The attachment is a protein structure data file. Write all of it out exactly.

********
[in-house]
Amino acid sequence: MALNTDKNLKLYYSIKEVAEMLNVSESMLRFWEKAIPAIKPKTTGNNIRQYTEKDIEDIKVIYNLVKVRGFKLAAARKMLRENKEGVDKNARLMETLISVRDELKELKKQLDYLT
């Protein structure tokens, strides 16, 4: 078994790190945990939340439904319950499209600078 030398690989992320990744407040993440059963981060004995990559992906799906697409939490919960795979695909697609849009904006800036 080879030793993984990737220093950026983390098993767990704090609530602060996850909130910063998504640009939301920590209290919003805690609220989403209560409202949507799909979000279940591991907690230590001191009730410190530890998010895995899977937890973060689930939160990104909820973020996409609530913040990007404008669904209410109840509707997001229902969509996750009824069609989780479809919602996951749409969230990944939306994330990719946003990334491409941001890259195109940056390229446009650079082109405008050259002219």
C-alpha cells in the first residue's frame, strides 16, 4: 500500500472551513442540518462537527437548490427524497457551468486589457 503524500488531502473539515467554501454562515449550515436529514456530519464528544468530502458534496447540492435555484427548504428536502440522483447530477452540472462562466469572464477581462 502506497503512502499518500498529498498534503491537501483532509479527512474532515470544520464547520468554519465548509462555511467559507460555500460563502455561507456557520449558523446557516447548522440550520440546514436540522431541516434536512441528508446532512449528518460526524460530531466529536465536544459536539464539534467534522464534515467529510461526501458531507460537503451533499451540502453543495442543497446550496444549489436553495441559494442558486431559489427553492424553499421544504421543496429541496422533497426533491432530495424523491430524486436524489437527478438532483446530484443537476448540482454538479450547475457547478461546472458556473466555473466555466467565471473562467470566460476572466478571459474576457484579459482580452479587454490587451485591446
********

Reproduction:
[in-house]
Amino acid sequence: MALNTDKNLKLYYSIKEVAEMLNVSESMLRFWEKAIPAIKPKTTGNNIRQYTEKDIEDIKVIYNLVKVRGFKLAAARKMLRENKEGVDKNARLMETLISVRDELKELKKQLDYLT
């Protein structure tokens, strides 16, 4: 078994790190945990939340439904319950499209600078 030398690989992320990744407040993440059963981060004995990559992906799906697409939490919960795979695909697609849009904006800036 080879030793993984990737220093950026983390098993767990704090609530602060996850909130910063998504640009939301920590209290919003805690609220989403209560409202949507799909979000279940591991907690230590001191009730410190530890998010895995899977937890973060689930939160990104909820973020996409609530913040990007404008669904209410109840509707997001229902969509996750009824069609989780479809919602996951749409969230990944939306994330990719946003990334491409941001890259195109940056390229446009650079082109405008050259002219």
C-alpha cells in the first residue's frame, strides 16, 4: 500500500472551513442540518462537527437548490427524497457551468486589457 503524500488531502473539515467554501454562515449550515436529514456530519464528544468530502458534496447540492435555484427548504428536502440522483447530477452540472462562466469572464477581462 502506497503512502499518500498529498498534503491537501483532509479527512474532515470544520464547520468554519465548509462555511467559507460555500460563502455561507456557520449558523446557516447548522440550520440546514436540522431541516434536512441528508446532512449528518460526524460530531466529536465536544459536539464539534467534522464534515467529510461526501458531507460537503451533499451540502453543495442543497446550496444549489436553495441559494442558486431559489427553492424553499421544504421543496429541496422533497426533491432530495424523491430524486436524489437527478438532483446530484443537476448540482454538479450547475457547478461546472458556473466555473466555466467565471473562467470566460476572466478571459474576457484579459482580452479587454490587451485591446